As the saying goes, “There’s no place like home!” It’s true that an RV can be made much more “homey” by putting up your own pictures and artwork. And while you don’t want to be puncturing the walls, you are feeling the itch to get some pictures or drawings up. Well, I am here to tell you that you’ve got options!
There are many ways to hang a picture on an RV wall. When hanging a picture on the wall of an RV, only look into “temporary” hanging methods rather than nails or screws. One can choose to use command strips, self-adhesive wall hooks, strong velcro, sticky tack, or putty.
These are all helpful in getting things to stay up without needing to drill holes in the walls of your RV, which you may majorly regret later.
What method you use will depend on what you are trying to hang and how permanent you want the picture to be. I don’t recommend going crazy with the full-framed, heavy glass pictures, because there are just too many things that can go wrong with them in an RV. However, if you must hang them, I will be covering that, too.
RV Walls: Not Good for Screws
Because RVs are designed to move around, there is pressure for manufacturers to make them as light as possible. This lowers how much power you will need to drive it and also increases the gas mileage that the vehicle will get while in motion.
While the outer walls are thin but strong (usually made of metal), the inner ones tend to be made of weaker wood or wood imitations. Either way, if you try hanging something via a screw, the screw will puncture through to the other side of the wall.
If you are trying to mount something to an inside wall this way, then know that you are at risk of hitting all kinds of electrical and water equipment.
If you are trying to mount to a solid, metal outer wall this way, then know that you are opening it up to water leakage and rust over time. This is pretty much always a bad idea, and I don’t recommend you try it.
How You Should Mount
Instead, try mounting with things that will stick to the wall. These devices include command strips, hanging nails, magnets, and sticky tack.
Light Items: Use Sticky Tack or Magnets
Sticky tack is incredibly useful for hanging everything from photographs to hand-drawn pictures to flags to your grandmother’s cookie recipes.
This method is my personal favorite, and this is the way I hang things up on my walls. It is perfect because it is quick, leaves no residues, and is reusable.
You can get sticky tack or some kind of mounting putty at almost any office supply store. Walmart, Target, and Office Depot all have sticky tack on the shelf.
To use sticky tack, rip off the desired amount and start working it with your fingers. It won’t form a strong bond with the wall unless it gets warmed up. Press it together with both hands, roll it between your fingers, or put it under your armpit, but do whatever you have to do to warm it up.
Once it is warmed up, then you can place it on the backside of the picture (or whatever you want to hang). Make sure that the picture is face down on a hard surface, like a countertop or a table. Press hard for about 10 seconds onto the back of the picture
Finally, press the picture against the wall, putting extreme pressure on the point where the sticky tack is located for around 5 to 10 seconds. And just like that, the picture will stick! The holding power of the sticky tack when you follow this process is actually pretty good.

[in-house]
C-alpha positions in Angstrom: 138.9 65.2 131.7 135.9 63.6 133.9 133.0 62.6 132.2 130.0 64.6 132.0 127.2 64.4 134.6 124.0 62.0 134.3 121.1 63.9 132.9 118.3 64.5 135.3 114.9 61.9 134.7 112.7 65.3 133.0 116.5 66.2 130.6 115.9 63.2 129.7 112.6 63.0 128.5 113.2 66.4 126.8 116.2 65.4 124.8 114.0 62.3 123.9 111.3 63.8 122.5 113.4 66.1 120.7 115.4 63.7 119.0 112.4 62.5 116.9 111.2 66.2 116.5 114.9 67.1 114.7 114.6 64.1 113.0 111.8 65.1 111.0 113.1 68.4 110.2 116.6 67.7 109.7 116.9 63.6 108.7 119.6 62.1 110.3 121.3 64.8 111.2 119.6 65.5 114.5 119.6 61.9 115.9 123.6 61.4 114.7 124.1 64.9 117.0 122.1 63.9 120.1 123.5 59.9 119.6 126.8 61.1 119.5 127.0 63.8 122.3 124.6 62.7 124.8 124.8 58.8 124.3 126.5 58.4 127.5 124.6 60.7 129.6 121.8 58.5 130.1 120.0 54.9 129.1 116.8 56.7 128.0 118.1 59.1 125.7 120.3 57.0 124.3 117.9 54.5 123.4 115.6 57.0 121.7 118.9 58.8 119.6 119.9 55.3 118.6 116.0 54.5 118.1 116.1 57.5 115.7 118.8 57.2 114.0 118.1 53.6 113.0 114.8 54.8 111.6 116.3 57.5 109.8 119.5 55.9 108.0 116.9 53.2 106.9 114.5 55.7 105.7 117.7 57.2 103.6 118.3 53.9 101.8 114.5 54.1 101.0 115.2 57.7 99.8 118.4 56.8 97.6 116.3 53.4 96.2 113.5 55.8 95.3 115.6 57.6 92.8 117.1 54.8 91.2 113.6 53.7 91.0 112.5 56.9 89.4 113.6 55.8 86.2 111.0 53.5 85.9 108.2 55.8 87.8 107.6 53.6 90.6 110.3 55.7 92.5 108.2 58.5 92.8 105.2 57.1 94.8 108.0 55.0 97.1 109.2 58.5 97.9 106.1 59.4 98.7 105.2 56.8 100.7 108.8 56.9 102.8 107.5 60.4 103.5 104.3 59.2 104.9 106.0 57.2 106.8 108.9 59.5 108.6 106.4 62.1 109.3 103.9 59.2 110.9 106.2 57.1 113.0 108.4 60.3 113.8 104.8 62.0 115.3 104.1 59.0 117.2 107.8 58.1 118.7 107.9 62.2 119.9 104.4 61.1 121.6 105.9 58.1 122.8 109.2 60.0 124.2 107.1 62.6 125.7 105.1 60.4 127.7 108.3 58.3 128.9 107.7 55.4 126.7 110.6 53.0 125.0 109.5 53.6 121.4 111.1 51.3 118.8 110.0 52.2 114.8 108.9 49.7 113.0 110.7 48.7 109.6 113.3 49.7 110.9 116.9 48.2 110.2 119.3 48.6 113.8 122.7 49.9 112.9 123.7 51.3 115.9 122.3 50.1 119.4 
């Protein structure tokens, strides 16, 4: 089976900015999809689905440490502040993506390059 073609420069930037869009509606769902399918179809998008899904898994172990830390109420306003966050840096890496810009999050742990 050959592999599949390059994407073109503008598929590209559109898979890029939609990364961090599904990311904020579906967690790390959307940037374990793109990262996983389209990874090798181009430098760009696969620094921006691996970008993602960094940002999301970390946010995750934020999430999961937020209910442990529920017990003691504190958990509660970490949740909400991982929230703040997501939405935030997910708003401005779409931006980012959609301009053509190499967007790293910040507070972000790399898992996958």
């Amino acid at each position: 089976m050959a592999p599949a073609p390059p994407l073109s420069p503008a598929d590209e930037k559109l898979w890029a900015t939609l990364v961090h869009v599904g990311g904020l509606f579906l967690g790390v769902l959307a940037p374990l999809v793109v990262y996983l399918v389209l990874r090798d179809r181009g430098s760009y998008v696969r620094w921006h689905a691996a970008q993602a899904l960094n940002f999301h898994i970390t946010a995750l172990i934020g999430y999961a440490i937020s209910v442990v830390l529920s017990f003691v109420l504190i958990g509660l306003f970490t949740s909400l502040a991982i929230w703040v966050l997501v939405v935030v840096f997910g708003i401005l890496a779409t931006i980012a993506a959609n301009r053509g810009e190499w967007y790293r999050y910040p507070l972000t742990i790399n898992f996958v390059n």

With sticky tack holding your pictures, there is no need to remove the pictures when moving the RV. When you want to take it down though, just pull down lightly and wiggle it loose. This should unstick the picture from the wall with minimal damage to the photograph.
This method of hanging light pictures is great because they stay where you put them. As long as the sticky tack is “activated,” or warm, while you are hanging the picture initially, it will stick well.
This means that there is no need to take the pictures down for travel to a new campsite, they can just stay where they are and they shouldn’t fall. If they do, then it’s not the end of the world. You’ll be able to just warm up the putty and re-stick it onto the wall.
Sticky tack can be quite a useful thing to have around the RV. I personally have even hung flags, reminders, and a small whiteboard with sticky tack. If you follow the process of warming it up well, it can actually produce some solid results.
I don’t recommend using it on anything critical or anything made of glass, because it can fall over time with the heavier items, but it really tends to not
I once hung a flag for over 3 months without it budging, and it only came down because it was time for me to take it down.
When it comes to magnets, you have some options. Do you remember how an RV’s outer walls are metal? Well, if any bare metal is exposed on the inside of your RV, take advantage of that fact and hang stuff from it with magnets. You can also use magnets to post things on a refrigerator or on the oven.
Another option for use with magnets is magnetic paint. This is an idea I have tried in the house, but that I haven’t personally tried in an RV. I include it here in case you want to research more.
Basically, it is metallic paint that looks and feels like normal paint, but once dry, it can hold magnets to the wall where it is painted. At home, it has worked fairly well for me but I leave it up to you to decide if it is something you want to try for your RV.